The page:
agreement that represents “our joint commitment to maintaining fuel
security and improving Australia’s resilience, as well as strengthening the
close bonds between our two great nations”.
But critics of the national fuel strategy point out that it would take up
to 40 days for stored oil to reach Australia from the US, even if the sea
lanes were open.
Big changes in Australia/China relationship ahead
Richard McGregor, a Senior Fellow with the Lowy Institute, is a former
senior correspondent with the Financial Times in China and author
of The Party: The Secret World of China’s Communist Leaders, which
provides a searing insight into the CCP’s level of influence in
the world’s most populous nation.
While he agrees our relationship with China will change in the
post-COVID-19 world, he doesn’t believe Australia will seek to rebuild a
substantial manufacturing sector.
“The idea that we go back to Fortress Australia – I really struggle with
that,” Mr McGregor says.
But yes, he does agree there will be “big changes” in Australia’s
relationship with China.
He cites two key export industries – education and tourism – which have
been decimated by COVID-19 and the crackdown on overseas travel.
For instance, there are around 90 direct flights from China into Sydney
each week. These have been put on ice – and Mr McGregor doubts that
capacity will be restored, even once things get back to relative normality.
And on the education front, there is no doubt that some of our most
prestigious universities are heavily exposed by their reliance on overseas
students, particularly from China. There are about 160,000 Chinese students
at Australian universities, making up around 10 per cent of total student
But with classes on hold, Australian campuses face a potential massive hole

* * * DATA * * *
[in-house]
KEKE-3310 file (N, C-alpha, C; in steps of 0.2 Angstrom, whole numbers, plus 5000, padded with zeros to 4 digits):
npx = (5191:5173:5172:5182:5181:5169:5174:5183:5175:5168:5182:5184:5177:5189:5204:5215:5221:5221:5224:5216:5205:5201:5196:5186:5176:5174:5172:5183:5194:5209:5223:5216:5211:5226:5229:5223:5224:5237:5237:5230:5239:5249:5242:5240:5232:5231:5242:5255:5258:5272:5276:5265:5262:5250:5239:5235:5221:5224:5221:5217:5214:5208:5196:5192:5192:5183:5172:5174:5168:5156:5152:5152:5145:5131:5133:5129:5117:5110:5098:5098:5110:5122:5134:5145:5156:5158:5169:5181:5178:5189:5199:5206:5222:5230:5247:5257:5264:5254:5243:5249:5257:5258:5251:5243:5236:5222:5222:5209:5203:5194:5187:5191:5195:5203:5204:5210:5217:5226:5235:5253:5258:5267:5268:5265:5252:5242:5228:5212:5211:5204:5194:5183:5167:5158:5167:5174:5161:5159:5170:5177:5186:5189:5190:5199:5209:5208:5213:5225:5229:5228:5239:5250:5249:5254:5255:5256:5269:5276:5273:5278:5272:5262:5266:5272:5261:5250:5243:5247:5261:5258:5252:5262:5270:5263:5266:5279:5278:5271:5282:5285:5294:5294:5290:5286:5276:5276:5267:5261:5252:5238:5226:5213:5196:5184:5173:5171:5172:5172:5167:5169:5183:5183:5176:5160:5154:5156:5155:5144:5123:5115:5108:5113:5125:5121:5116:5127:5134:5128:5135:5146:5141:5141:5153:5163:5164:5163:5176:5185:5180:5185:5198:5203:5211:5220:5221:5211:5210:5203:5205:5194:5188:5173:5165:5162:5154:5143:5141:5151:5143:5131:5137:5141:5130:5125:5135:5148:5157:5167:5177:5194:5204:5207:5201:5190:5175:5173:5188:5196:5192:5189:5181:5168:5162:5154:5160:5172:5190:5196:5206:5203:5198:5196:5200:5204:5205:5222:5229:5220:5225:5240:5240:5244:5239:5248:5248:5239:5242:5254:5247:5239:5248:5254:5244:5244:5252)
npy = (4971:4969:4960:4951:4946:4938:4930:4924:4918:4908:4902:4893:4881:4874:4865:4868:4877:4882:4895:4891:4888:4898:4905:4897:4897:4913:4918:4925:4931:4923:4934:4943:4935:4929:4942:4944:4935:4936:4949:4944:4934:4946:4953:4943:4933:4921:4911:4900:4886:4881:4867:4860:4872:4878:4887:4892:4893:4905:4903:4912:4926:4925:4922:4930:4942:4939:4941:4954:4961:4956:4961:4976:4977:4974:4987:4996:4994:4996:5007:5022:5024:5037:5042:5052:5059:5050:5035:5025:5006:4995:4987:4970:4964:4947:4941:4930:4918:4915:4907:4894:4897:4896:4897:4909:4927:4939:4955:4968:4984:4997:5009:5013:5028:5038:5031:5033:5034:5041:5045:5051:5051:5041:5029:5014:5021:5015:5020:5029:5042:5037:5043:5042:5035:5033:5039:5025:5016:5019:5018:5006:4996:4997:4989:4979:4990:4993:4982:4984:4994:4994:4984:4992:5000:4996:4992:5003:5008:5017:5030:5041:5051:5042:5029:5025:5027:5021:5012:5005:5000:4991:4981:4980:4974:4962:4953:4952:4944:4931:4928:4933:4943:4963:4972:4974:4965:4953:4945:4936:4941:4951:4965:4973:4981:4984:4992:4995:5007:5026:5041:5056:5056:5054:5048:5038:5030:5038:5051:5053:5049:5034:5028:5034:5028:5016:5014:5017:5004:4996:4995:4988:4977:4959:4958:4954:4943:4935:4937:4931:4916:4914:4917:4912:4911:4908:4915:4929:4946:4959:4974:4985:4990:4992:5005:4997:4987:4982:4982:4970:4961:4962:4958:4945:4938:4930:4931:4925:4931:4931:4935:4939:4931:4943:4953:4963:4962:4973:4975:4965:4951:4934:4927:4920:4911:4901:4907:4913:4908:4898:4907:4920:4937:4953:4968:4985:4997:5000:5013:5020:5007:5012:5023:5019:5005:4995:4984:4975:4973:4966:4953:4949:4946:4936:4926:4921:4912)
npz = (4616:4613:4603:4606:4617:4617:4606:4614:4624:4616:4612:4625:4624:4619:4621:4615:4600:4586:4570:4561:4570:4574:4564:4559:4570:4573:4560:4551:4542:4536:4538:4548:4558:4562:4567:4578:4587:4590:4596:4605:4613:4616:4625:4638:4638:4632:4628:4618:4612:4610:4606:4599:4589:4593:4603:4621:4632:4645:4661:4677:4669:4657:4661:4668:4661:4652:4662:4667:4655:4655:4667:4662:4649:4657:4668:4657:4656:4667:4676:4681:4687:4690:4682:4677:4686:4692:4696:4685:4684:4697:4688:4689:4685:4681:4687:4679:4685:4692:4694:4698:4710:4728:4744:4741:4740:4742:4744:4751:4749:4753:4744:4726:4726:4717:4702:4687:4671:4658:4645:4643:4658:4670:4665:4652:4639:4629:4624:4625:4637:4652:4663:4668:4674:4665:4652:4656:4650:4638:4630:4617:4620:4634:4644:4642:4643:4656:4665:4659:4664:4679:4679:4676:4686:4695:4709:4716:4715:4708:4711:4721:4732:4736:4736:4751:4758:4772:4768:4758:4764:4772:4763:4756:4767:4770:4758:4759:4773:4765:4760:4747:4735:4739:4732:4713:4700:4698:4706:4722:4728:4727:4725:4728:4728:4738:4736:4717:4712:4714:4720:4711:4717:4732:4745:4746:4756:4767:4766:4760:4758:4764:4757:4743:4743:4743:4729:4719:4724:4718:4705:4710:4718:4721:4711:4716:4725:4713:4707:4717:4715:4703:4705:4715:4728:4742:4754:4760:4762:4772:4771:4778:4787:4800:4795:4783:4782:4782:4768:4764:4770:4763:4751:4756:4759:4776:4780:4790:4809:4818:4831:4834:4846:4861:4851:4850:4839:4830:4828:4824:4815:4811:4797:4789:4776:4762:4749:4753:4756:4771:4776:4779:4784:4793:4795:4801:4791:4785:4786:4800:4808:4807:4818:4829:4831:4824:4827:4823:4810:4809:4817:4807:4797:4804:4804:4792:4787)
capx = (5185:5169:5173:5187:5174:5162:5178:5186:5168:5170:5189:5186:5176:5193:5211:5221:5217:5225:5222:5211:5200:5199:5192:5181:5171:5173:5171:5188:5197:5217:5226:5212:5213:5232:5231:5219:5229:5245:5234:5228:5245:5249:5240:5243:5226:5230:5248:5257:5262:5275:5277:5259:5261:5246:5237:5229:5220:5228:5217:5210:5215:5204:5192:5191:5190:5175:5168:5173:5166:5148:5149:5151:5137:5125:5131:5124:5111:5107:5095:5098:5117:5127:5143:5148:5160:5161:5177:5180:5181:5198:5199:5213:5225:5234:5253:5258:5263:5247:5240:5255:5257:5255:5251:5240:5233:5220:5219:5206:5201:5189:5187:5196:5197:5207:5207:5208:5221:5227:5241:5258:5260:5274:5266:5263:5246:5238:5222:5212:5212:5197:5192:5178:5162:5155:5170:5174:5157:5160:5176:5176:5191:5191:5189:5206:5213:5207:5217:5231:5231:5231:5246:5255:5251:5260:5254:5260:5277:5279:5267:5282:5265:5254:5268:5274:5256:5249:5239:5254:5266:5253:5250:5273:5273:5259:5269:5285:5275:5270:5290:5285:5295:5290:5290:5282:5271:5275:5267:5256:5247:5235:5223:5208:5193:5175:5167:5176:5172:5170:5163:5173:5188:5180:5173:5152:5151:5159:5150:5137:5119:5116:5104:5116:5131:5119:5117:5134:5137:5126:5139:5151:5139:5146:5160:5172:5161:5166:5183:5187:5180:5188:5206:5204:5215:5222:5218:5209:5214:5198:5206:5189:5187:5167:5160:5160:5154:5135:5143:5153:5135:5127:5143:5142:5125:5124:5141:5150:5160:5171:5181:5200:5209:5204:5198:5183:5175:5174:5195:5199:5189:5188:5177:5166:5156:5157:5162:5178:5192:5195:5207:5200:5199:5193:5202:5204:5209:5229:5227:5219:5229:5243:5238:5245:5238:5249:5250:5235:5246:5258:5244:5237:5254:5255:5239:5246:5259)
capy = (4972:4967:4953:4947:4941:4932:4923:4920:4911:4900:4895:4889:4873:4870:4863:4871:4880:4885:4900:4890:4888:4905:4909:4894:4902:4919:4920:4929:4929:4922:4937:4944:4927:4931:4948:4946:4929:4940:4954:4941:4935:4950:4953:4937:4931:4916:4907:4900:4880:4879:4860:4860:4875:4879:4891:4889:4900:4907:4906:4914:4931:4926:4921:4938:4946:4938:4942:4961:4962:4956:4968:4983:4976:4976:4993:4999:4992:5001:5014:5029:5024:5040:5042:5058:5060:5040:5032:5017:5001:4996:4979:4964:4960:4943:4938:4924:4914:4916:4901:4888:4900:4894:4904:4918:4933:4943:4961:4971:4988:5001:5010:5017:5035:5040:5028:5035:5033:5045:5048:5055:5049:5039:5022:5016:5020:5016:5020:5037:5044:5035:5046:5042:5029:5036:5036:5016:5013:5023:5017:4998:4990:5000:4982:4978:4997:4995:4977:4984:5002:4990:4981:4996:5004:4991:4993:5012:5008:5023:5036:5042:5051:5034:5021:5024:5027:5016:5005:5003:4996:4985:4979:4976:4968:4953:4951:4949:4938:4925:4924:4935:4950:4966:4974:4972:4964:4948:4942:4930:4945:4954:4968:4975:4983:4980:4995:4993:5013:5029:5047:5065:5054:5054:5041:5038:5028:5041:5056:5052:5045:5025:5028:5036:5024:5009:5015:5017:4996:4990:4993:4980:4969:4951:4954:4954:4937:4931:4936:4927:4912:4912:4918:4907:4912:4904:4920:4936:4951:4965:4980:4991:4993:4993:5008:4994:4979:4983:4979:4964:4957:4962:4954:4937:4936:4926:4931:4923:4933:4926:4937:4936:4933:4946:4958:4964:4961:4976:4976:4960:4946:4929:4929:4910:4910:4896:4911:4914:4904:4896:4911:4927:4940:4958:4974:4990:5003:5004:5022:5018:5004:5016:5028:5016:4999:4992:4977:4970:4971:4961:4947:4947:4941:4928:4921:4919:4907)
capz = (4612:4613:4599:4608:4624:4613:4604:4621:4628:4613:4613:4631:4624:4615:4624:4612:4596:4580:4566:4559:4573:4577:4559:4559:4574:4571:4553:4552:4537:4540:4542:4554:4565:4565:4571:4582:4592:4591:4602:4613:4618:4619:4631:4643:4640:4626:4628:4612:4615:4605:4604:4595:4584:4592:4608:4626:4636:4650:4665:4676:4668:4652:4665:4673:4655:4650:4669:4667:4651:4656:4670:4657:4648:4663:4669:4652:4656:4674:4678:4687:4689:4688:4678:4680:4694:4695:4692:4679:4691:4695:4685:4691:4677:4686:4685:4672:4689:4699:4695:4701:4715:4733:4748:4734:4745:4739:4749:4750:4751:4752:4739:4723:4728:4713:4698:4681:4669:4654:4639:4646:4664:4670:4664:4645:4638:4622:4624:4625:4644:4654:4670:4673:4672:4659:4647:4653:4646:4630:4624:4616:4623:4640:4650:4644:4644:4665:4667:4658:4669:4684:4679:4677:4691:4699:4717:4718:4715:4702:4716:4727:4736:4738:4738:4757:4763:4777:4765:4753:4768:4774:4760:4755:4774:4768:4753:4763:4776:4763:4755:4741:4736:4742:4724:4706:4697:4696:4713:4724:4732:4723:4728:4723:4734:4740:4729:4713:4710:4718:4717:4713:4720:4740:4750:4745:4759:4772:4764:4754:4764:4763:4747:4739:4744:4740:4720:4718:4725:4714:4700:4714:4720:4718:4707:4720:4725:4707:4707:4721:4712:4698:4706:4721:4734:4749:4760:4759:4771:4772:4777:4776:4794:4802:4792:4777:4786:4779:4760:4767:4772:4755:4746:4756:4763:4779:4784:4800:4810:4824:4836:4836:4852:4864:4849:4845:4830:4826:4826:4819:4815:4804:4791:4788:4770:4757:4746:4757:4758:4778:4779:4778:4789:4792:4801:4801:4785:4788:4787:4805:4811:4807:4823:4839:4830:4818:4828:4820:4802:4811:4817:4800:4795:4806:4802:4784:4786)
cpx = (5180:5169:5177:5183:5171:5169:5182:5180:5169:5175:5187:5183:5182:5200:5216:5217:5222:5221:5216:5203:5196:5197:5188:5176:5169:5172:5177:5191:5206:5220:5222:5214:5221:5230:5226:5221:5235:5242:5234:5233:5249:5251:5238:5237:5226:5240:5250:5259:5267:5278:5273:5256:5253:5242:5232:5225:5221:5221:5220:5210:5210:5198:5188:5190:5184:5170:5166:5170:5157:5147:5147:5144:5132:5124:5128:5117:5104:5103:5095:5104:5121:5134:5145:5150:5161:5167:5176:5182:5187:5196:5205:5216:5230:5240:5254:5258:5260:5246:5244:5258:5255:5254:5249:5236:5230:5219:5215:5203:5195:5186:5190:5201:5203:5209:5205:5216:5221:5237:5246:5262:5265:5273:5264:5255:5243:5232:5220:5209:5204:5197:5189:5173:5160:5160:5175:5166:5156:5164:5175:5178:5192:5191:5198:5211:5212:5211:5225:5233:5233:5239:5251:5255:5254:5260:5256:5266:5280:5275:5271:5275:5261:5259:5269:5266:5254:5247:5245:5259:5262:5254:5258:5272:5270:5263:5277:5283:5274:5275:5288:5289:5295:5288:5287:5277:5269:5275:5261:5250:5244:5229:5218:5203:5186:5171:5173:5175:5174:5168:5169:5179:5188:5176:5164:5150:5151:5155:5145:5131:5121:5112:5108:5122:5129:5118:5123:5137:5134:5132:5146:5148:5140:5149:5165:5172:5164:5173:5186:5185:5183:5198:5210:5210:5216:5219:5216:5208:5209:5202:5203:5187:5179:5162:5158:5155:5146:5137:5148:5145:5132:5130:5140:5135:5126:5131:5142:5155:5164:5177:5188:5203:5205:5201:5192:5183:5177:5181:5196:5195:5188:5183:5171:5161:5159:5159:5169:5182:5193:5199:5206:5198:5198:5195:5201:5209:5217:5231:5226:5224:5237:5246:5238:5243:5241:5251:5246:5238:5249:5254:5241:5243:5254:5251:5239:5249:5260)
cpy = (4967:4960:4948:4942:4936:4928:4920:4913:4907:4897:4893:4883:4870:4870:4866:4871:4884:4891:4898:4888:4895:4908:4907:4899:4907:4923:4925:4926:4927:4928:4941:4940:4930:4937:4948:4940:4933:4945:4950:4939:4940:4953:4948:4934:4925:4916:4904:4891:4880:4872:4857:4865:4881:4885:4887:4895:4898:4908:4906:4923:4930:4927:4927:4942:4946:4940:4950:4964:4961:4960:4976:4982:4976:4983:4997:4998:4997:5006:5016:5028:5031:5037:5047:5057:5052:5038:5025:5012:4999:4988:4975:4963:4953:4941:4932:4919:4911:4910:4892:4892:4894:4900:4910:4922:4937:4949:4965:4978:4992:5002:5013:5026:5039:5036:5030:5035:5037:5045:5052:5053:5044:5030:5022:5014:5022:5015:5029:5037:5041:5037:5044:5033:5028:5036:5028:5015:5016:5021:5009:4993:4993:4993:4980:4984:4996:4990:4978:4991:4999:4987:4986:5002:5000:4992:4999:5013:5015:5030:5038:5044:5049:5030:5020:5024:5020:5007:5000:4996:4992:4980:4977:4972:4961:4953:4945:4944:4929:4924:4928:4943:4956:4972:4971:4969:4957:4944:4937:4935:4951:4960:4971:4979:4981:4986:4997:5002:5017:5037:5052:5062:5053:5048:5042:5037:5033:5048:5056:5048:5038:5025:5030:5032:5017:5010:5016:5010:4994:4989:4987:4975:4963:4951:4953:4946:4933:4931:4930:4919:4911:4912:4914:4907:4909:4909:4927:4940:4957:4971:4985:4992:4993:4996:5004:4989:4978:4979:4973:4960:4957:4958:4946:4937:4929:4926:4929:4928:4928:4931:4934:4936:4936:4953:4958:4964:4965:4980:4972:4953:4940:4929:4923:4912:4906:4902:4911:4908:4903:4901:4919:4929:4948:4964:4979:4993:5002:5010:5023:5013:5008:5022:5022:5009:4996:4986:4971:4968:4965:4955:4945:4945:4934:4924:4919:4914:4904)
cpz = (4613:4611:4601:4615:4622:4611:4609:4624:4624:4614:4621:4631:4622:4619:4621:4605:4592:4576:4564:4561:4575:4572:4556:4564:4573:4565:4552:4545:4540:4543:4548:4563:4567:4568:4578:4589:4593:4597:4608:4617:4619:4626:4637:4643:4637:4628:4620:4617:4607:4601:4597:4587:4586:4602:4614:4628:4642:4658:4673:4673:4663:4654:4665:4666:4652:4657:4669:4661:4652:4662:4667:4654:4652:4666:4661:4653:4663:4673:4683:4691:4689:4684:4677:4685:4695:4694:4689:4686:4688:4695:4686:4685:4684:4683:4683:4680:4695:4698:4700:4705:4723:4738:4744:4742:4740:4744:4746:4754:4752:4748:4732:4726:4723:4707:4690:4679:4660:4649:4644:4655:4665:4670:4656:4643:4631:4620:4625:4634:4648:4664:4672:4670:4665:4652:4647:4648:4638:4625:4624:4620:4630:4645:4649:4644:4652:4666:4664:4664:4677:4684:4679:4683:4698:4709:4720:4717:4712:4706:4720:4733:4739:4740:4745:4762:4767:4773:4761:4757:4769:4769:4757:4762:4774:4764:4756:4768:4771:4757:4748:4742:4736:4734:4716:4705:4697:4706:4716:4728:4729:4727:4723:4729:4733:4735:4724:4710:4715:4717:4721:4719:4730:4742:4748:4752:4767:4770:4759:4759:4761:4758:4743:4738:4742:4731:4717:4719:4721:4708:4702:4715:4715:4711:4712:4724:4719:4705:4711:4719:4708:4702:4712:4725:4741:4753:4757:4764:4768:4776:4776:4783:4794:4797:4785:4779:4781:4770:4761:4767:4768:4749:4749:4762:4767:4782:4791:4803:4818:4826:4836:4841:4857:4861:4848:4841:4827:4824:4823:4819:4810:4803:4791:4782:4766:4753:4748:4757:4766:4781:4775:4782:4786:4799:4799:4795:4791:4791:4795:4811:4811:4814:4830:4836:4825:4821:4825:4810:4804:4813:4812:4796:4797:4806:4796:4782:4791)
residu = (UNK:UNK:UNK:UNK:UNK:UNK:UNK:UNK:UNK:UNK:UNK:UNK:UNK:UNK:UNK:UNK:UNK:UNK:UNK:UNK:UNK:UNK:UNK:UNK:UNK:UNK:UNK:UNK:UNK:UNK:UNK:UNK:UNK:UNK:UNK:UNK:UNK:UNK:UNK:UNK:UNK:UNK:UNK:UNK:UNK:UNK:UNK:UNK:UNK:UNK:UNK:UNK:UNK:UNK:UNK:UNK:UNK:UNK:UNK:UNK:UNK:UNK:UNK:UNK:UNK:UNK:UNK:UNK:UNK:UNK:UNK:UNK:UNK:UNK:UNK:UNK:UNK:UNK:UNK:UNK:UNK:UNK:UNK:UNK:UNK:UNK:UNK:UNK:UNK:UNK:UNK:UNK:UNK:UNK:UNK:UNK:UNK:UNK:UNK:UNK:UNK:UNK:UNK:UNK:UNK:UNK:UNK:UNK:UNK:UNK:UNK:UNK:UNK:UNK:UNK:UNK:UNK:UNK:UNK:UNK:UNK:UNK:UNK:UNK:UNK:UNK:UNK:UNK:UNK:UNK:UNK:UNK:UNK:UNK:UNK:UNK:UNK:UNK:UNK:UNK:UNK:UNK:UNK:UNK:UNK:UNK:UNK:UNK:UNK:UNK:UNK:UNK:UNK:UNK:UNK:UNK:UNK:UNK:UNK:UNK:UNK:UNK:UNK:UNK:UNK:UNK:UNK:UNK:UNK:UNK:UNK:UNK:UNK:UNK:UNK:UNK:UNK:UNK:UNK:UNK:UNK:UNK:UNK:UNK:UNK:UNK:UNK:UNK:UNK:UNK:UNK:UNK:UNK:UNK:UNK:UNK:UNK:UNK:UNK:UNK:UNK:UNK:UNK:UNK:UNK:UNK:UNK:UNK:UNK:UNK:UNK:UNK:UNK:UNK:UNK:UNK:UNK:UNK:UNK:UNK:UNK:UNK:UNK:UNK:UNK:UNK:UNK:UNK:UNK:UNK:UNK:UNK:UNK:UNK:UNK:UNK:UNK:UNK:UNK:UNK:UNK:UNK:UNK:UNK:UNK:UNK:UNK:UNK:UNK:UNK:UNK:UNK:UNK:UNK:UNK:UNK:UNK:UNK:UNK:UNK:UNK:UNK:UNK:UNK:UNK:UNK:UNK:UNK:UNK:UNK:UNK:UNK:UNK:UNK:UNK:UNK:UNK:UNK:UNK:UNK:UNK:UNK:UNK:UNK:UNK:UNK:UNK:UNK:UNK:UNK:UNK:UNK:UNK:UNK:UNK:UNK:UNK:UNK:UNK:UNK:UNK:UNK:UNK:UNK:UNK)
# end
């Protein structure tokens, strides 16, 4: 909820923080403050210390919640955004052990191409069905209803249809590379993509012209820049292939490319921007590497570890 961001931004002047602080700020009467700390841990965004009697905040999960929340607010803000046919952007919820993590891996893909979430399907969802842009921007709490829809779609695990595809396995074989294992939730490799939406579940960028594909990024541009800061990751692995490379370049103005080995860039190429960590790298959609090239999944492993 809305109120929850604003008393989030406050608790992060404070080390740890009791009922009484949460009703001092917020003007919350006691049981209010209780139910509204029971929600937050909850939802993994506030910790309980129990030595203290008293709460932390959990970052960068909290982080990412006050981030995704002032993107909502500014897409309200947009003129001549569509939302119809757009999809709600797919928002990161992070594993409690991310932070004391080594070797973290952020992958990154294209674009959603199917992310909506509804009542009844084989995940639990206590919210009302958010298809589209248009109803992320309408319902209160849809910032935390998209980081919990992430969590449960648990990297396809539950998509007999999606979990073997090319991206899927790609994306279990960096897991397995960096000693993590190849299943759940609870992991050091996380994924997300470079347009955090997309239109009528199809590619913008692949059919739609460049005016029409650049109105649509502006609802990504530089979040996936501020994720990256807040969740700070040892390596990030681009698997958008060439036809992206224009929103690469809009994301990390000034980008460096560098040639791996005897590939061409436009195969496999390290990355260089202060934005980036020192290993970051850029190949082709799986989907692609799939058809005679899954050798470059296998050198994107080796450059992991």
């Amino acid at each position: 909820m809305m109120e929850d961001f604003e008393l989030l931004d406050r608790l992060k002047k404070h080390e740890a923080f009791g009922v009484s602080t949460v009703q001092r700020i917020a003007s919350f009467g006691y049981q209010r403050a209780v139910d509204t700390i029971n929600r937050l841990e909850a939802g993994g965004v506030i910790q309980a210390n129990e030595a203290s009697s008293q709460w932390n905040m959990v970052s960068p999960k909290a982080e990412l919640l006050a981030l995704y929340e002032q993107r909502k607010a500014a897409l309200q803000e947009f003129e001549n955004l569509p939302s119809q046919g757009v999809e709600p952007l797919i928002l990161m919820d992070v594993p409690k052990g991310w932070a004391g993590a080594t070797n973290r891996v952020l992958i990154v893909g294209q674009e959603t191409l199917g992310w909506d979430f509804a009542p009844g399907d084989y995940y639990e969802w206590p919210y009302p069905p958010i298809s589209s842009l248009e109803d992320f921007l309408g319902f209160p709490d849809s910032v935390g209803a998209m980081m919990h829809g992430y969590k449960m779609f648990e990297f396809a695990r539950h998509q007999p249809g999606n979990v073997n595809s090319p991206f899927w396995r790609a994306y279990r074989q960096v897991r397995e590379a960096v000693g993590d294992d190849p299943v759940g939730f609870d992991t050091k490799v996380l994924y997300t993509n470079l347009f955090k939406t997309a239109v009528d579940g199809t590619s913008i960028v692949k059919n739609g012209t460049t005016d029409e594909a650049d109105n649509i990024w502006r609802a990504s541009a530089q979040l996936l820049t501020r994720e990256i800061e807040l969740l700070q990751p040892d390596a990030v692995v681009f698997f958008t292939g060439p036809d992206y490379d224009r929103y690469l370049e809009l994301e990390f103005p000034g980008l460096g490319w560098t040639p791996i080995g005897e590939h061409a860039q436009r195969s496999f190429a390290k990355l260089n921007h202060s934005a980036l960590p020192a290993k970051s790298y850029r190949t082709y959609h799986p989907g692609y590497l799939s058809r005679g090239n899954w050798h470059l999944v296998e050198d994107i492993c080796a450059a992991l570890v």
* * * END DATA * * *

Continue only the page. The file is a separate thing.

in their revenues. Last year, the Centre for Independent Studies warned
that a downturn in the numbers of Chinese students could be “catastrophic”
for the university sector.
While COVID-19 has brought these industries to their knees, Mr McGregor is
more upbeat about the future trade opportunities for Australia’s farm
“We might see some pick-up in agriculture (with China). The farm sector is
on the upswing,” he says. And there is no doubt the Federal Government is
willing to help in this regard. Just last week, the Government announced a
$170 million exporter support package to airfreight Australian seafood,
beef and dairy products to China and other key Asian markets such as Japan
Putting trade to one side, Mr McGregor says the public attitude towards
China has “hardened” since COVID-19 started devastating nations. “There is
a lot of rancour around. This is happening around the world, which is why
China has its big diplomacy campaign underway,” he says.
And what about Australia’s future relationship with its biggest trading
Mr McGregor says that remains uncertain. He believes that Australia’s
“dependency” on China might be reduced in the future, but conversely it
might be the case that China becomes less dependent on Australia.
“It is possible that China might want to decouple from us, if the
China-American situation gets much worse,” he says.
ASPI’s Mr Jennings also believes that our future relationship with China
will change. Under his helm, ASPI has been a strident critic of China,
particularly its paramount leader Xi Jinping.
Paradoxically, Mr Jennings believes that COVID-19 will deliver a short-term
boost to China’s global reputation, but he also argues that longer term it
will be very negative for China and President Xi.
He says the coronavirus crisis is the “first crisis where there has been a
country-wide social campaign against the Chinese leadership” and
particularly the stranglehold that the Chinese Communist Party has on
everyday life on China’s 1.5 billion population.
“This has exposed a widely-held dislike of the Party’s behaviour. The big
question is whether this will weaken the foundation of Xi Jinping and the
CCP? They certainly don’t come out of this with clean hands,” he says.
However, Mr Jennings argues that Australia should also rethink its
strategic reliance on the United States. “Trump’s disastrous mishandling of
this virus has to call into question our level of dependence on the US,
particularly if he is re-elected.”
One thing is for certain: nothing will be the same after this COVID-19
virus is finally defeated.
Steve Lewis is a senior adviser with Newgate Australia. He worked for
more than two decades for Australia’s leading newspapers and was a
leading figure in the Canberra Press Gallery